While we all try to get our eight hours sleep each night, in reality, most of us don't get that kind of shut-eye until the weekend. And although chugging down a load of coffee can make us feel like we're wide-awake during the day after six hours or less, the truth is that we're probably much more tired than we think.
According to a new study published in the journal Brain and Behavior, those who say they don't need as much a sleep, or think that they feel alert during the day after shorter night's sleep, might not be as awake as they think. Carried out by researchers at the University of Utah, a report found that patterns of neural connections in the brains of so-called "habitual short sleepers" suggest that some of these people may be efficient sleepers, but may also be "more tired than they realize."
For the study, the researchers divided nearly 900 participants into three groups—those who said they slept a "normal" amount of hours over the previous month, those who slept six hours or less each night but felt tired, and those who slept six hours or less and felt alert.
To understand each group's sleep behaviour, they analysed their brain patterns using an MRI scanner. For both groups of short sleepers, the participants exhibited connectivity patterns more typical of sleep than wakefulness while in the MRI scanner.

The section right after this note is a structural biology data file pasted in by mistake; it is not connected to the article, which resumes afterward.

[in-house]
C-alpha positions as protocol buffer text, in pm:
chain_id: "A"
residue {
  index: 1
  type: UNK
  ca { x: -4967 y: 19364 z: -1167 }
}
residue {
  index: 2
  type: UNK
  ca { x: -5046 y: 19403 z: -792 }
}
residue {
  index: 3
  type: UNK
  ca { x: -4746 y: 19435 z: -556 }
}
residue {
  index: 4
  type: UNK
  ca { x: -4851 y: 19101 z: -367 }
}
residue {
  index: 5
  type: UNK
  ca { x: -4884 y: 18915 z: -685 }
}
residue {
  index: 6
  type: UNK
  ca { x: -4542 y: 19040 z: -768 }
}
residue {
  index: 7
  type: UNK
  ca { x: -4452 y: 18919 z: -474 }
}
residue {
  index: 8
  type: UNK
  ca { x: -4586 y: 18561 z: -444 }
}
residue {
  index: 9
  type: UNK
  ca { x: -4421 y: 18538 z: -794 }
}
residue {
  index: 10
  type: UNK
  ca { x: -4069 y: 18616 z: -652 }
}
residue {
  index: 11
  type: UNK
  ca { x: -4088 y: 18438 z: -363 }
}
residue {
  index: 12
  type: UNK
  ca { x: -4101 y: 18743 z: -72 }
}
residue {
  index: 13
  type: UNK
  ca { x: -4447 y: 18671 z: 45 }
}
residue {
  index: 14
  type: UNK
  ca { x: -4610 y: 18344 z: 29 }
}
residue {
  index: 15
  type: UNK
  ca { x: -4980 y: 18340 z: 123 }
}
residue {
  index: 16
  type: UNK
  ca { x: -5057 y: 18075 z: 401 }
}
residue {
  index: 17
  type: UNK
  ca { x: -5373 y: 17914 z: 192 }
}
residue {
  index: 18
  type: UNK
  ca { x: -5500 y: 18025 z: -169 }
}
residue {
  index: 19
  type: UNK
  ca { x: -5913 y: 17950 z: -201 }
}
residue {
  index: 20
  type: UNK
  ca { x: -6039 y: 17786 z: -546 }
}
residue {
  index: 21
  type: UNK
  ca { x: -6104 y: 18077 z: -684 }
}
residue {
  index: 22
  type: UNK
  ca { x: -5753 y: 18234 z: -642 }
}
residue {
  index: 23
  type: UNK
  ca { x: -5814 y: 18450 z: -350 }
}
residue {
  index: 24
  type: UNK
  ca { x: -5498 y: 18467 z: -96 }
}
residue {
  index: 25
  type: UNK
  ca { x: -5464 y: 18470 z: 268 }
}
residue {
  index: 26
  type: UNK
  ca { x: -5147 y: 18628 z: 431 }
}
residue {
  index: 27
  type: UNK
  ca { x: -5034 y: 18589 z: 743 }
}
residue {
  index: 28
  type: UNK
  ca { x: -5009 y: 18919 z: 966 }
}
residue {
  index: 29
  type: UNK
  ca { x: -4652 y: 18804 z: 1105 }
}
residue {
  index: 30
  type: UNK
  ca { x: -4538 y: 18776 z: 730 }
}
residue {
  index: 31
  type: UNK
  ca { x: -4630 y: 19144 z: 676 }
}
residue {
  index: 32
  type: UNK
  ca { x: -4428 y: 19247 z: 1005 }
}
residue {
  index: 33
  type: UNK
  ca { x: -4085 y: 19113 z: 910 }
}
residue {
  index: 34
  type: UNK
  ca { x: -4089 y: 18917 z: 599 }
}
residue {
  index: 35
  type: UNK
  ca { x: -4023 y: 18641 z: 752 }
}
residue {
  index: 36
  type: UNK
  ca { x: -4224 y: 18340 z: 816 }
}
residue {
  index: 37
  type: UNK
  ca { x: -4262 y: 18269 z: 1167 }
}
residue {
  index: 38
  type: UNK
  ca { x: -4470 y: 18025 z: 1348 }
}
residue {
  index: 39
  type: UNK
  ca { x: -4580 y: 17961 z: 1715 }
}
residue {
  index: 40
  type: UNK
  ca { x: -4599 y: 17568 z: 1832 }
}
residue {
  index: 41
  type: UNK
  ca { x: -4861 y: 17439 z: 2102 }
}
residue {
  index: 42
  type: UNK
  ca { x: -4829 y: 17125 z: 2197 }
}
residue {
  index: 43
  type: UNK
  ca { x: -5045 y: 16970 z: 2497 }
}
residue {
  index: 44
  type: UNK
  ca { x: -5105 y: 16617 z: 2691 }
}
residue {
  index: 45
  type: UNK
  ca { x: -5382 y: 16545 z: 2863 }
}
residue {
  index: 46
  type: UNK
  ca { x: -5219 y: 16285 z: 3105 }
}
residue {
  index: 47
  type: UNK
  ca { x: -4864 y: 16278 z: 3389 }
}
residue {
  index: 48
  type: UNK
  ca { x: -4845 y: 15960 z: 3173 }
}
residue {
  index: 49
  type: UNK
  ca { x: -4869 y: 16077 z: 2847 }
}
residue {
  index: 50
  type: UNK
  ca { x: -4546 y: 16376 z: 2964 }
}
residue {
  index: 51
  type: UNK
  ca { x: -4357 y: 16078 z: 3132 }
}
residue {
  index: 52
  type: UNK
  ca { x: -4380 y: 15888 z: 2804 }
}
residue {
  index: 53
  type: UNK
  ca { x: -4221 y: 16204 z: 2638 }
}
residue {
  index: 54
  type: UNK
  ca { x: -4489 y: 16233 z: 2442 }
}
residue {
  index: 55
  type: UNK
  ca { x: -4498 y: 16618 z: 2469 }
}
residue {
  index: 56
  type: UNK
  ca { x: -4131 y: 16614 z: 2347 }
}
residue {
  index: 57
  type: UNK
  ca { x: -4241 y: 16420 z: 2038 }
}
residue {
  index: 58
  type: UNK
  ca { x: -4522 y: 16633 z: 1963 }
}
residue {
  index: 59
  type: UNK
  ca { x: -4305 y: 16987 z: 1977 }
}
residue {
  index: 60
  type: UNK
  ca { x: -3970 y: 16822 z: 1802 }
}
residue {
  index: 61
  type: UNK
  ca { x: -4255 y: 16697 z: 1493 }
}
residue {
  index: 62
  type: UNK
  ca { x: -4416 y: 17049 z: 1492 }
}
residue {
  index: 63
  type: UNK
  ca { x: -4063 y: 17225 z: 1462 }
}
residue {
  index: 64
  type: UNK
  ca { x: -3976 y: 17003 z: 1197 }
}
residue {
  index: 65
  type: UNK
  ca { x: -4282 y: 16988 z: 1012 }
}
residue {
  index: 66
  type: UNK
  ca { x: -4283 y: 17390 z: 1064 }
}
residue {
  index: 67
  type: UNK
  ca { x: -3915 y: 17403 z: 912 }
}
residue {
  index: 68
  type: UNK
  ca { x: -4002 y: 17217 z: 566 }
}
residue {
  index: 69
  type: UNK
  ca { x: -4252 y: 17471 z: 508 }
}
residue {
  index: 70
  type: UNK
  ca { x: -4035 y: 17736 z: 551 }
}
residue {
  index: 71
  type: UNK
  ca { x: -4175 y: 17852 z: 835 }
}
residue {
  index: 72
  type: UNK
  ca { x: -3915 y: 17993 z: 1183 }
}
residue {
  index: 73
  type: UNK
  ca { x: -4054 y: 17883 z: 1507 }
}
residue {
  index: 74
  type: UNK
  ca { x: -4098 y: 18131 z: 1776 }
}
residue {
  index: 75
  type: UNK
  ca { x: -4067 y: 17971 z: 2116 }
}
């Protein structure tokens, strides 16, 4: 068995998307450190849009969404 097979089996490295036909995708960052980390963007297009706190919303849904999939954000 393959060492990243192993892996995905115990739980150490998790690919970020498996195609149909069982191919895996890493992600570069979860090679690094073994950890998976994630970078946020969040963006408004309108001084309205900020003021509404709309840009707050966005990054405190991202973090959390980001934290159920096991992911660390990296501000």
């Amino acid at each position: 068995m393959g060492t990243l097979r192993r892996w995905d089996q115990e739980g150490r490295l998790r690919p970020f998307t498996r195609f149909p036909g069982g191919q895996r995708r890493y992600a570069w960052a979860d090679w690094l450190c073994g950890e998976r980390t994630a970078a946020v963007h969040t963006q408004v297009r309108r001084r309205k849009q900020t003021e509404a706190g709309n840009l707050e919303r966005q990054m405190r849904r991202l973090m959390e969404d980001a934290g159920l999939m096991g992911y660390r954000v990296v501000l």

Some short sleepers may have briefly drifted off, even those who said they were unaffected by less than six hours per night. So what's going on here? Are they lying about this state of wakefulness, even though they don't get much sleep?
Study co-author and radiologist Jeff Anderson reveals why this might be the case: "People are notoriously poor at knowing whether they've fallen asleep for a minute or two."
So what does this mean exactly? One theory is that the brains of those who say they're not tired on less sleep are perpetually in overdrive.
"This leaves the possibility open that in a boring MRI scanner they have nothing to do to keep them awake and thus fall asleep," says University of Utah neurologist Christopher Jones.
While the study is still ongoing, there is already evidence that those who say they don't feel the need to sleep are often people who need constant stimulation, hence why they'd be more likely to fall asleep in something "boring" like an MRI scan.
Study co-author Paula G. Williams, PhD, said the alert short sleepers were "high in behavioral activation and reward drive, often with hypomanic characteristics, for example, high activity, distractibility, inflated self-esteem or grandiosity, and engaging in pleasurable, but potentially risky behavior."
"We believe they are likely engaging in highly stimulating activities that serve to override the physiological need to sleep," revealed Williams.
However, when these individuals are subjected to a less-stimulating environment (like the MRI scan), their ability to stay awake may quickly fade. Keep scrolling to see our favourite products for sleep.
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